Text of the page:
'Not enough in the tank': Jacinda Ardern resigns as prime minister of New Zealand
New Zealand leader Jacinda Ardern has announced she will step down because she "no longer had enough in the tank" to do the job justice.
Making the shock announcement at a caucus meeting on Thursday, the prime minister said she gave herself time over summer to consider whether she could continue in her post, but ultimately decided it was not possible.
"For me it's time," a visibly emotional Ms Ardern said.
"I just don't have enough in the tank for another four years. Have I given all I have to put us in the best possible position? I have. And I know that hand on heart.”
The Labour leader, who became the world’s youngest female head of government at the age of 37, will officially leave office no later than February 7.
During her tenure as prime minister, Ms Ardern came under fire from critics who accused her government of unnecessarily locking down the islands at times when there was no evidence of Covid-19 spreading in New Zealand communities.
The Labour leader’s popularity had also plummeted in the wake of worsening economic news and an escalating crime rate.
A series of mass protests by anti-vaccine groups outside Parliament House in Wellington only served to fuel anti-Ardern sentiment.
Ms Ardern clarified her resignation was for personal reasons, not because she did not believe she could win a re-election. She also emphasised she was "not leaving because it was hard".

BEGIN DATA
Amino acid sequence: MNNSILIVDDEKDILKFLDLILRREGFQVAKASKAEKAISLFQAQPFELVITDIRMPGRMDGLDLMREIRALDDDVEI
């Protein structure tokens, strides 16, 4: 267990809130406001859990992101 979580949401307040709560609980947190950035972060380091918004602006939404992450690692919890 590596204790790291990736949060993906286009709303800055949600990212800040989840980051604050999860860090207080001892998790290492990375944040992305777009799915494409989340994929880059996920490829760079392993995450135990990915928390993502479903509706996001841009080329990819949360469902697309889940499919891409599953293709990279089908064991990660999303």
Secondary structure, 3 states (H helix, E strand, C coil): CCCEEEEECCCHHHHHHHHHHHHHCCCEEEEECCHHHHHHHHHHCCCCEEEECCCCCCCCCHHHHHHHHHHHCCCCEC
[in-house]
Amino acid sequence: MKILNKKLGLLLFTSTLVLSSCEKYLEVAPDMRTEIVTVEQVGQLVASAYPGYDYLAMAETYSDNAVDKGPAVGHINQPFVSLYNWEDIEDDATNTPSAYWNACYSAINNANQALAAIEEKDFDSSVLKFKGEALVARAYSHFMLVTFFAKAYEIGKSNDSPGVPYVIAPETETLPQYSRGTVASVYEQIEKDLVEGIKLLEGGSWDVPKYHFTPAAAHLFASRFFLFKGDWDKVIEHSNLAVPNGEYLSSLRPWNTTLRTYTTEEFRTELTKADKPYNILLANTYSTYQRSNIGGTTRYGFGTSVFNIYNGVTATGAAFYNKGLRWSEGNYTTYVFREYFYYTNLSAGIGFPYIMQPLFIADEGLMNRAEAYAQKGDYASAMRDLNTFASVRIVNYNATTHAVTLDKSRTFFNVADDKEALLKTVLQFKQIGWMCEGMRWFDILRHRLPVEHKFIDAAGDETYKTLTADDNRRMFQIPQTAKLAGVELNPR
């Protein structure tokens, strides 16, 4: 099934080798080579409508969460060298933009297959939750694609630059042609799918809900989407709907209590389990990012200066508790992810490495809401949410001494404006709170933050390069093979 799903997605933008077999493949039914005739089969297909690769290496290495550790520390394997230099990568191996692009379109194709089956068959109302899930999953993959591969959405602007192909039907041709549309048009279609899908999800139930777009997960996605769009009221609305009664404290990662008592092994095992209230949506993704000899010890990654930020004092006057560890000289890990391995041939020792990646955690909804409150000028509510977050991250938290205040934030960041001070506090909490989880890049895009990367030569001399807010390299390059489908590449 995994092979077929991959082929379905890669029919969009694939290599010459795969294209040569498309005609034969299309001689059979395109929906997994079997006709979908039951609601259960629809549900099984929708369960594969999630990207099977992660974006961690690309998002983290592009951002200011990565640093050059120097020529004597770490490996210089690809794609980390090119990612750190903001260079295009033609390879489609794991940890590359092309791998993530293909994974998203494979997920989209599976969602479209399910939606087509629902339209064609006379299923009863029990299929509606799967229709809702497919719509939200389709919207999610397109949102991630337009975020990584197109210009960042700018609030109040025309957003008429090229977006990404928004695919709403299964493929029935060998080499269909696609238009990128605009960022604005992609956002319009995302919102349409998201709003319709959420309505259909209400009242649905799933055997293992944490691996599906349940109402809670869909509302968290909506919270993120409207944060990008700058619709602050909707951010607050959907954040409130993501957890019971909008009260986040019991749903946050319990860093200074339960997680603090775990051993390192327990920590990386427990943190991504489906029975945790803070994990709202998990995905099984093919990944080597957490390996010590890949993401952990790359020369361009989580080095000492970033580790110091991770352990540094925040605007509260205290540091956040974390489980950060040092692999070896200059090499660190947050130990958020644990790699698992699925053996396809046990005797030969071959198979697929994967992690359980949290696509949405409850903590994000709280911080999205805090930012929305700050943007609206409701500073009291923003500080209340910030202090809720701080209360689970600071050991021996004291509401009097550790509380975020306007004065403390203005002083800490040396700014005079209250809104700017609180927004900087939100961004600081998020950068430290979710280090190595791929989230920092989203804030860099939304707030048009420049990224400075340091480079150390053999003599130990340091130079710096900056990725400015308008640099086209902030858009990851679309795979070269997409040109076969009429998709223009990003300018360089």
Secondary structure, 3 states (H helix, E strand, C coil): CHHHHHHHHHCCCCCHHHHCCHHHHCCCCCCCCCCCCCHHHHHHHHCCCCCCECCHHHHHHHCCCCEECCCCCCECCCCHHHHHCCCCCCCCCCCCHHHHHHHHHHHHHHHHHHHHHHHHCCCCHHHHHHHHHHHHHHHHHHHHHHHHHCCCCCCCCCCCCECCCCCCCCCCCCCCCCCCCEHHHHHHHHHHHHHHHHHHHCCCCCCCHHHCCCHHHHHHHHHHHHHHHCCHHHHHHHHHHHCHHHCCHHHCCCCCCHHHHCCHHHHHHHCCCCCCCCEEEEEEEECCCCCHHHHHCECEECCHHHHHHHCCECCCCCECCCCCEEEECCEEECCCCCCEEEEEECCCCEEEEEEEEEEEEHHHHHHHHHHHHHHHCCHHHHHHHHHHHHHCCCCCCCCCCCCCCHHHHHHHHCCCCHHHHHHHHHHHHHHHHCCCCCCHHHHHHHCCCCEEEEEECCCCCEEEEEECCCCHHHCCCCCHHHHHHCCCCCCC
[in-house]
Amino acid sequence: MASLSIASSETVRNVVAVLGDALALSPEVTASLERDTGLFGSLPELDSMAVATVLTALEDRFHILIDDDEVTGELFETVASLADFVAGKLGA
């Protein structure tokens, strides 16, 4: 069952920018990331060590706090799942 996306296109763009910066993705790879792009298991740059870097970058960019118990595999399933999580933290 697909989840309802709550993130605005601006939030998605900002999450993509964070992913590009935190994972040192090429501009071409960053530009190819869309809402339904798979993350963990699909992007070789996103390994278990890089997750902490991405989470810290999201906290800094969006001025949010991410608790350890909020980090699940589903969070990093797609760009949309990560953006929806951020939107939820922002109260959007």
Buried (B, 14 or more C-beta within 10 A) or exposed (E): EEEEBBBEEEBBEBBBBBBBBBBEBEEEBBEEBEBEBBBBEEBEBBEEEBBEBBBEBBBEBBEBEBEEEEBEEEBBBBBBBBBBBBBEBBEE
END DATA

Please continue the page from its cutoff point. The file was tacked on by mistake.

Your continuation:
"Had that been the case I probably would have departed two months into the job," she said.
"I am leaving because with such a privileged role, comes responsibility. The responsibility to know when you are the right person to lead, and also, when you are not."
She reaffirmed that it was "ultimately [her] decision" and that she only sought advice from a small number of people.
Ms Ardern said she wanted to spend more time with her family, which would involve taking her four-year-old daughter, Neve, to school and making her breakfast.
She is also looking forward to enjoying a cup of tea in bed that her fiancé, Clarke Gayford, would make her and finally being able to get married.
Addressing her fiancé, who sat in the front row of the press conference, she said: "Let’s finally get married".
The next general election in New Zealand will be held on October 14 and Ms Ardern said she still believed Labour would win.
“While I won’t be contesting the election, I know the issues that impact New Zealanders most will remain the focus of the government through this year and into the election," she said.
She hoped the next generation of politicians would value empathy and kindness.
“We have to be willing to reject some of those old characteristics as well," she added.
Following news of the resignation, Australian Prime Minister Anthony Albanese said his "friend" Ms Ardern had "demonstrated that empathy and insight are powerful leadership qualities".
"Jacinda Ardern has shown the world how to lead with intellect and strength," Mr Albanese said in a tweet.
"Jacinda has been a fierce advocate for New Zealand, an inspiration to so many and a great friend to me."
Canada’s prime minster Justin Trudeau thanked Ardern for her “empathetic, compassionate, strong and steady leadership".
“The difference you have made is immeasurable,” Mr Trudeau said.
New Zealand-born movie star Sam Neill said he did not blame his prime minister for resigning.
“Her treatment, the pile on, in the last few months has been disgraceful and embarrassing,” he added.
The Labour Party has yet to choose a replacement leader.
The decision is expected to be made by the party caucus on January 22.